Graham Reid | | 1 min read
Not having heard the first album by this group -- which appears to have "well documented" problems with a changing line-up around singer/writer/guitarist Thom Burton -- is no particular disadvantage.
But apparently the Auckland indie label Muzai thought so highly of their '09 debut Haunted that it sought Burton out and was delighted when he signed with them.
Here's the reason for its enthusiasm: short, stabbing and stripped back post-punk which sounds inspired by that period in British rock in the late Seventies/early Eighties when fierce anger was strapped to minimal and direct guitar-driven pop and played with gut feeling and passionate intensity. Think Gang of Four.
None of these songs go more than 3.03 and two are just 1.36 so there is no fat at all here. There is something of Joy Division on speed on Believement, Deluge Slides and JOIYA where the throbbing bass has a looming presence. And on Haunted they deliver with all the epic grandeur of a lo-fi Teardrop Explodes (but with more rage).
This is all good and makes for a thrilling ride of sudden turns (after every 1.36) so you can understand Muzai's enthusiasm.
When there is breathing space -- the skeletal first minute of Electrocution which only adds to the Wire-like intensity of the last two-thirds -- this is also filled with barely constrained menace. Burton sounds like a real malcontent (in the manner of Chris Matthews in Headless Chickens at their most bitter) and we can always do with someone like that, especially when so much current local rock and r'n'b seems polished to a sheen.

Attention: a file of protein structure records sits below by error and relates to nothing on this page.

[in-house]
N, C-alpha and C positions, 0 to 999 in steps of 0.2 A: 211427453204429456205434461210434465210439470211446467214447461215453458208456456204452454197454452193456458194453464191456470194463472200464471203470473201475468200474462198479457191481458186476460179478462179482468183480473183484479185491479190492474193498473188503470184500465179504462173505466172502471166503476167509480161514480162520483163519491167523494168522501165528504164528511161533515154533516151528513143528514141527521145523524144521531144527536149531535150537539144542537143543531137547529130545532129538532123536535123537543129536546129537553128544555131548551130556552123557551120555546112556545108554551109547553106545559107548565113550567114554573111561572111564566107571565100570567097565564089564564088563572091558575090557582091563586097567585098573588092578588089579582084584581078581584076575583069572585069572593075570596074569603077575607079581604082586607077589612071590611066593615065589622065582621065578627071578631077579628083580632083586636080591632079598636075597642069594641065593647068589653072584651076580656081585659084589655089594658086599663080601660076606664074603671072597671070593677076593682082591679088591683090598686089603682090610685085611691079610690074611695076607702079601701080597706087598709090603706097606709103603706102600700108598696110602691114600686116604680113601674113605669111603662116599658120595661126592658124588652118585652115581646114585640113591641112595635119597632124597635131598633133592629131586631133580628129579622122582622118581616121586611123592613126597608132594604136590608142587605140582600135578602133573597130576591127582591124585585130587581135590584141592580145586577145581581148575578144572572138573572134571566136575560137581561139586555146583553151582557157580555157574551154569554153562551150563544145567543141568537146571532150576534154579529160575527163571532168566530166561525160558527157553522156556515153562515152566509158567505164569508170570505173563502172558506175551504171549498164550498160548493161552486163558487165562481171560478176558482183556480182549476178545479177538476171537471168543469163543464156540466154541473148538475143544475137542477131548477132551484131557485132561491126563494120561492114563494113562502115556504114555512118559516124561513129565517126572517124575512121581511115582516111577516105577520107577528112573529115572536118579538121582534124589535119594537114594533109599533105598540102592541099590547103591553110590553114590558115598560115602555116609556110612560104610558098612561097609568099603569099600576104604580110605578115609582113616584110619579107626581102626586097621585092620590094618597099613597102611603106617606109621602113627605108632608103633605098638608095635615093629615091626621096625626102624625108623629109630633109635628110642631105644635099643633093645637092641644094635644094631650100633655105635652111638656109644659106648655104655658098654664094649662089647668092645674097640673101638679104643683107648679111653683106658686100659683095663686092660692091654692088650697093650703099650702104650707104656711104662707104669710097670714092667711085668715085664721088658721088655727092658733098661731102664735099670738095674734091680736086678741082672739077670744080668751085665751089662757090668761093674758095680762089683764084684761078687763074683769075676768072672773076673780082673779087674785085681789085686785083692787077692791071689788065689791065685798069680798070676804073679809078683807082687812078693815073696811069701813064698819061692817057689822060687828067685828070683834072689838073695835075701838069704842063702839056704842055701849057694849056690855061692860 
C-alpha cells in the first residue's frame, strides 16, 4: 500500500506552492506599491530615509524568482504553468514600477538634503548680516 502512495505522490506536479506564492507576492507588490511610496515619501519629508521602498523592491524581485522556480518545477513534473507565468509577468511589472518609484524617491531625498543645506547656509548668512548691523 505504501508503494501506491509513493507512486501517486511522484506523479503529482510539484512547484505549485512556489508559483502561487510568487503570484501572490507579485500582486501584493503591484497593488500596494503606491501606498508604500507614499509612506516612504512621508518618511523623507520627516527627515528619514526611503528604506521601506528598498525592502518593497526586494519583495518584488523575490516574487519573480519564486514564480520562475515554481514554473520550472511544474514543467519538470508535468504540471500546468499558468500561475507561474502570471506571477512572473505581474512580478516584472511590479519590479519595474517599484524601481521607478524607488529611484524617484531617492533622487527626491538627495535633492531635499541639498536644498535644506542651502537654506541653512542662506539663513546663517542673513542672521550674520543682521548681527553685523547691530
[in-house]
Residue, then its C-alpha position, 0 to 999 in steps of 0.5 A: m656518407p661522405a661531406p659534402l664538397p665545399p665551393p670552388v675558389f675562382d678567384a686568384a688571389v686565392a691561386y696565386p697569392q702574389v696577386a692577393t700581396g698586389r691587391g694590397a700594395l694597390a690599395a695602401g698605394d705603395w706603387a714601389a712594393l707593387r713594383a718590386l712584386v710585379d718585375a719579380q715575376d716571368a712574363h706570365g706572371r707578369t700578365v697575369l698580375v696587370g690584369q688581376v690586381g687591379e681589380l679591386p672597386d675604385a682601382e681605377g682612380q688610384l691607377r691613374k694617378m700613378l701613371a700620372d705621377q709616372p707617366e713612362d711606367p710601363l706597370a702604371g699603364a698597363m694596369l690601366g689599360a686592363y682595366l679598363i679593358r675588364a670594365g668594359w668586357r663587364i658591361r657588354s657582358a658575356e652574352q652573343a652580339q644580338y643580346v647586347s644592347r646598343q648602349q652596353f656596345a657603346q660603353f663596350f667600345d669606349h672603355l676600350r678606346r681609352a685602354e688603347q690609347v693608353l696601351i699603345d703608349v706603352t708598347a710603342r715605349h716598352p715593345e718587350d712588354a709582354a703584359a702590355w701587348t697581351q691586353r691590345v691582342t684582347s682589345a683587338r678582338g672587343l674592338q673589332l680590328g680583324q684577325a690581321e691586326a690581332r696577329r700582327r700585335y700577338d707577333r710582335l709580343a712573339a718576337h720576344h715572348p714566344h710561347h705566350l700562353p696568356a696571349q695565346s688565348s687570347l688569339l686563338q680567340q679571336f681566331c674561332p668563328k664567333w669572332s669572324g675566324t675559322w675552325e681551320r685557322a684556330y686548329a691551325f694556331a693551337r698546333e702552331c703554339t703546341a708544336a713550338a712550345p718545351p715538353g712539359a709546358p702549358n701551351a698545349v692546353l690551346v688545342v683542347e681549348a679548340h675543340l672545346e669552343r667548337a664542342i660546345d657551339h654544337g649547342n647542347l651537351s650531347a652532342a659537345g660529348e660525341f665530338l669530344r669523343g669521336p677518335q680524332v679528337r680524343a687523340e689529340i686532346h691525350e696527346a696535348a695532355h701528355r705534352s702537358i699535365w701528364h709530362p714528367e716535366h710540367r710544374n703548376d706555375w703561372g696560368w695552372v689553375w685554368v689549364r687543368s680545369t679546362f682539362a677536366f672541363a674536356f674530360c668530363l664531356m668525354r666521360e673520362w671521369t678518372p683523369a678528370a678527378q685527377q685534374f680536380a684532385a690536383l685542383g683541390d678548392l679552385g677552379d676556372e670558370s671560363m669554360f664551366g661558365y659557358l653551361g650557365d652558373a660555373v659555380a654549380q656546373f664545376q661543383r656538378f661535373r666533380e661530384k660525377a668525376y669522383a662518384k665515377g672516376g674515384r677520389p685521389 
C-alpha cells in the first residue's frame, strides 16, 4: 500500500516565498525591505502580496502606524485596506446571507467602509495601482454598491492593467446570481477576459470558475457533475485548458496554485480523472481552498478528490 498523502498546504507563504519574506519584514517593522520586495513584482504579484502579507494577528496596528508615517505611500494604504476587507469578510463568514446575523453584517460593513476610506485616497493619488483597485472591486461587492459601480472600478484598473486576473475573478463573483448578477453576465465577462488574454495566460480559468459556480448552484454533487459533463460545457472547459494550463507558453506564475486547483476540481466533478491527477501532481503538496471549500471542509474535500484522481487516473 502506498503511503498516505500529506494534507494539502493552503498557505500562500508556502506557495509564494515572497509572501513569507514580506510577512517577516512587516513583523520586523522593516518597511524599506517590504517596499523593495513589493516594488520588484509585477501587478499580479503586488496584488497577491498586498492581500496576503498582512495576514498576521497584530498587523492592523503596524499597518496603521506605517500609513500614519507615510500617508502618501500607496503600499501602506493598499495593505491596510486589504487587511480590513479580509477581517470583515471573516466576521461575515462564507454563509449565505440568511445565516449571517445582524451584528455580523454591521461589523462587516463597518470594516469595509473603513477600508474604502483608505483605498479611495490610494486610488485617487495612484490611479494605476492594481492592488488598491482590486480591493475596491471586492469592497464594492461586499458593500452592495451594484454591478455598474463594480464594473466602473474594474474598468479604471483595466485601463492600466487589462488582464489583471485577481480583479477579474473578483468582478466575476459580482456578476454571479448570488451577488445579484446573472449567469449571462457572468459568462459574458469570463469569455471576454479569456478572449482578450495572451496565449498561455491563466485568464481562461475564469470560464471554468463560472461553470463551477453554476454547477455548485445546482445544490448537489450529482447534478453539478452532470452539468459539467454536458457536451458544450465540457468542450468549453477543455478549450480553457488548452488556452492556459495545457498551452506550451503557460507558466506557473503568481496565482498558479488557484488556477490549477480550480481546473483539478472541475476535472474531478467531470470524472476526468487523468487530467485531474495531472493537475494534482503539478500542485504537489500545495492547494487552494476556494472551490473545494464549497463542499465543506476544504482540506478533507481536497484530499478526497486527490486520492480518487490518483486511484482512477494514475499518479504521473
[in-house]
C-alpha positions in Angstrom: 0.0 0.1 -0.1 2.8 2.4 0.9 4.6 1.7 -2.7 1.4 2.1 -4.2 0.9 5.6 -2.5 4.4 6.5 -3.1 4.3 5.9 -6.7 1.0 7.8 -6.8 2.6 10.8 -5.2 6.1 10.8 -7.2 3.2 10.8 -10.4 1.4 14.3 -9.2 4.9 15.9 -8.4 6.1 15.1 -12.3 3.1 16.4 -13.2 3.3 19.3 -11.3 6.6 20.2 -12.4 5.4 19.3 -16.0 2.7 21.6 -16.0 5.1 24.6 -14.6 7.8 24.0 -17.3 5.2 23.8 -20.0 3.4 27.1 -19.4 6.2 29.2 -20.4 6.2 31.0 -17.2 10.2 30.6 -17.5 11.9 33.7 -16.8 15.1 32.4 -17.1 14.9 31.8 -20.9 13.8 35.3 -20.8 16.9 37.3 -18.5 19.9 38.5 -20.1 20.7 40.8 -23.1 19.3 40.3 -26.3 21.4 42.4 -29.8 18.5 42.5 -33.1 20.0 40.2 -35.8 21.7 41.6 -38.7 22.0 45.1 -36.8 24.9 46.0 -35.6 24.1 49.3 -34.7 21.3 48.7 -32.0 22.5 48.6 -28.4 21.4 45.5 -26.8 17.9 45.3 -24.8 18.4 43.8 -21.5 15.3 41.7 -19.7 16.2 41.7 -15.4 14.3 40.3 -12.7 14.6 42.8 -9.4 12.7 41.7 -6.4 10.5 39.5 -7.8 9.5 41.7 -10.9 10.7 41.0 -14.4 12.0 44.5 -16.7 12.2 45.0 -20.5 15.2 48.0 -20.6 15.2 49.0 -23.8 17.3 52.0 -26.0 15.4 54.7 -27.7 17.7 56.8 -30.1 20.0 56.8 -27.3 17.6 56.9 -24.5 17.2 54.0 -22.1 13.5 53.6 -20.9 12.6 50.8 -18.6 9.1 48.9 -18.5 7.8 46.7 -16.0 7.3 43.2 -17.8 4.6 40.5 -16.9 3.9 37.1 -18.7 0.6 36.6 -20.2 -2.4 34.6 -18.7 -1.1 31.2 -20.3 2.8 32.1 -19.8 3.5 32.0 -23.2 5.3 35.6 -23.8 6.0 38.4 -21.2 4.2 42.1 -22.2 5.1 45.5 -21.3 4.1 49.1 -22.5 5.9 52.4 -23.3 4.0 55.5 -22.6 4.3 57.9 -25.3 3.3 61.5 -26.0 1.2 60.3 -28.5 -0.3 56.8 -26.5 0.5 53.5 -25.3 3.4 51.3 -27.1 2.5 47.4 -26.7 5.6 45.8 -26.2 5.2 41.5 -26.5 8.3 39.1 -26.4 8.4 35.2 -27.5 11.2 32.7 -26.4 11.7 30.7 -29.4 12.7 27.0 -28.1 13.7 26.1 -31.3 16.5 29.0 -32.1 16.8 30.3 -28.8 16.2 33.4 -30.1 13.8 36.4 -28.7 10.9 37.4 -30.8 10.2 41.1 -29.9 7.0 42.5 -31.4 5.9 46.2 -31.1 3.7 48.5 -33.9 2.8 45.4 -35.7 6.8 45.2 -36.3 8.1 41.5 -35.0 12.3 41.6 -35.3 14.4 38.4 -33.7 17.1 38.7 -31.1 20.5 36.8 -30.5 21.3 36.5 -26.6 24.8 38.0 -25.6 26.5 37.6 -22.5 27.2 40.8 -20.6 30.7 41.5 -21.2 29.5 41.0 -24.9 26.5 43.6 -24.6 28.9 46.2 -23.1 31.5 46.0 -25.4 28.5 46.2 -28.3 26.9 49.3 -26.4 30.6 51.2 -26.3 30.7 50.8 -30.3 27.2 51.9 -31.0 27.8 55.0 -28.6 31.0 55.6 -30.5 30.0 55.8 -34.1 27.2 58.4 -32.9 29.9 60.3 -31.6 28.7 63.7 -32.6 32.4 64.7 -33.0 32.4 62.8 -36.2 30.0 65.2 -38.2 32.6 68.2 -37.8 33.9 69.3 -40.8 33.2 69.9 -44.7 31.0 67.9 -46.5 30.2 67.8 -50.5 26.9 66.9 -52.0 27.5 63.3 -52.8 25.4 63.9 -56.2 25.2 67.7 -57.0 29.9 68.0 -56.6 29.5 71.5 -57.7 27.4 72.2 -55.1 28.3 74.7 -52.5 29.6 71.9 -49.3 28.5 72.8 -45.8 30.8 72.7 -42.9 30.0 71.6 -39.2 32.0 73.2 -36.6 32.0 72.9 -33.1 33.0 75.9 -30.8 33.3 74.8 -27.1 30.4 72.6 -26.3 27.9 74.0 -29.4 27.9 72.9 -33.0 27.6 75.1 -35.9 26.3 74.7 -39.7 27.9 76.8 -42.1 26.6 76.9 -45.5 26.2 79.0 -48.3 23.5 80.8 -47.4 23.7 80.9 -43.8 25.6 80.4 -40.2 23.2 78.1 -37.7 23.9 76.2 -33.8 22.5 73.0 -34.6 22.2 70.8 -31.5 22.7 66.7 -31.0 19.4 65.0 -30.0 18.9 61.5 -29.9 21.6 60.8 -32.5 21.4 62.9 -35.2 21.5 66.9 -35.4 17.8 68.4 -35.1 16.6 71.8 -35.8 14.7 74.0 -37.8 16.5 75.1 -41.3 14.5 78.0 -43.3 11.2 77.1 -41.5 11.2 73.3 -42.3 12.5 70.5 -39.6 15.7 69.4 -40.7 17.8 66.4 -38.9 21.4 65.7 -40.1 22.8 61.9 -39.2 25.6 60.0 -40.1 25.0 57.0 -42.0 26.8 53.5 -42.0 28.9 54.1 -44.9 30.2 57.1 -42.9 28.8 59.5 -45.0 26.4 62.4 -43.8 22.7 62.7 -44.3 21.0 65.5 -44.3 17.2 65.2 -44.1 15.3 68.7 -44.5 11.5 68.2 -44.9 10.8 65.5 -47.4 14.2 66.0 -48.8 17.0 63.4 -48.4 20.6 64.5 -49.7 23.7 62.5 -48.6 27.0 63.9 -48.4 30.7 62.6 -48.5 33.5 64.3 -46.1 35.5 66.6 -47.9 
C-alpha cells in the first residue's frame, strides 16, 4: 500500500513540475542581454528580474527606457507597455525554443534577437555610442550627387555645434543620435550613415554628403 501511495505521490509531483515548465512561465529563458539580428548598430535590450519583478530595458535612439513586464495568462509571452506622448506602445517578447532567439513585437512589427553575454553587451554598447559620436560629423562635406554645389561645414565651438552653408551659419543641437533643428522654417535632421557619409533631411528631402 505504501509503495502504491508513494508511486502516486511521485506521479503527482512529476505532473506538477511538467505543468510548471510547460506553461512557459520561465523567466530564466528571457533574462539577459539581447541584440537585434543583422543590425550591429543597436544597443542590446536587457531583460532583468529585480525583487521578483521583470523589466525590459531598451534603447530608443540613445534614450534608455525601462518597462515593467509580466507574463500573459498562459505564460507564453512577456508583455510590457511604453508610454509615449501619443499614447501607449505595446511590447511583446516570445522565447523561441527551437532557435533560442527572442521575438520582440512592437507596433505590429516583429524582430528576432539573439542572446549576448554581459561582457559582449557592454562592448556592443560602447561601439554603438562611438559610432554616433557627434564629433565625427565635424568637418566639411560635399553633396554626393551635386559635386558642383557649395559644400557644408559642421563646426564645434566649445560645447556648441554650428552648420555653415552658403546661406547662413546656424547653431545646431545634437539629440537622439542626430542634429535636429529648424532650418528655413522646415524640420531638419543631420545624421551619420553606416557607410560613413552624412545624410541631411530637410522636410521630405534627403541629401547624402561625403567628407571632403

Nine songs in 21 minutes will seem a paltry album to many (sort of an Elvis soundtrack really, 15 minutes a side), but rather this than any flab.
And believe me, there's none of that here.
Uneasy listening, white-knuckle intensity, some of it familiar to anyone over 40, and probably a thrilling revelation to anyone in the Gaga generation.
I like it.
(PS. The video is for a track from their previous album)
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